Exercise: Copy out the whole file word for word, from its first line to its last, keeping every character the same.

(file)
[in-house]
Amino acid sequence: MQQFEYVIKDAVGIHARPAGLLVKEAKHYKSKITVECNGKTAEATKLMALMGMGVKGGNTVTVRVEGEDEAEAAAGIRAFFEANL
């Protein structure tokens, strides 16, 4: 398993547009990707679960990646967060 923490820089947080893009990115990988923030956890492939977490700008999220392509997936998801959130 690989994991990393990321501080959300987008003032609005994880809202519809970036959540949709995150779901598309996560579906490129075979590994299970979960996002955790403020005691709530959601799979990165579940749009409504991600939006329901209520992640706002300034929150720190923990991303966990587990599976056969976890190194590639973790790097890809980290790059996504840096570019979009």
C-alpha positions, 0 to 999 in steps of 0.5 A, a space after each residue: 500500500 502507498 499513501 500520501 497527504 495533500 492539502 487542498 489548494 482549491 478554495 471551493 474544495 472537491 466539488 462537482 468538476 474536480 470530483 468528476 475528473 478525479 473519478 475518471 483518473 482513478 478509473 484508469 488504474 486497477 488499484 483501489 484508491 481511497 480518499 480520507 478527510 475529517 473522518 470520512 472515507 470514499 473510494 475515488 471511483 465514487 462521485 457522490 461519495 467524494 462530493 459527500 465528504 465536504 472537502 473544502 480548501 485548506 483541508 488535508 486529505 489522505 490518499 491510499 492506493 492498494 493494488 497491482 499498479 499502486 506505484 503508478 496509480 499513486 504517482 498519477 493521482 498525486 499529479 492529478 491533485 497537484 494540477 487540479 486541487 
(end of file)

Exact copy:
[in-house]
Amino acid sequence: MQQFEYVIKDAVGIHARPAGLLVKEAKHYKSKITVECNGKTAEATKLMALMGMGVKGGNTVTVRVEGEDEAEAAAGIRAFFEANL
């Protein structure tokens, strides 16, 4: 398993547009990707679960990646967060 923490820089947080893009990115990988923030956890492939977490700008999220392509997936998801959130 690989994991990393990321501080959300987008003032609005994880809202519809970036959540949709995150779901598309996560579906490129075979590994299970979960996002955790403020005691709530959601799979990165579940749009409504991600939006329901209520992640706002300034929150720190923990991303966990587990599976056969976890190194590639973790790097890809980290790059996504840096570019979009």
C-alpha positions, 0 to 999 in steps of 0.5 A, a space after each residue: 500500500 502507498 499513501 500520501 497527504 495533500 492539502 487542498 489548494 482549491 478554495 471551493 474544495 472537491 466539488 462537482 468538476 474536480 470530483 468528476 475528473 478525479 473519478 475518471 483518473 482513478 478509473 484508469 488504474 486497477 488499484 483501489 484508491 481511497 480518499 480520507 478527510 475529517 473522518 470520512 472515507 470514499 473510494 475515488 471511483 465514487 462521485 457522490 461519495 467524494 462530493 459527500 465528504 465536504 472537502 473544502 480548501 485548506 483541508 488535508 486529505 489522505 490518499 491510499 492506493 492498494 493494488 497491482 499498479 499502486 506505484 503508478 496509480 499513486 504517482 498519477 493521482 498525486 499529479 492529478 491533485 497537484 494540477 487540479 486541487 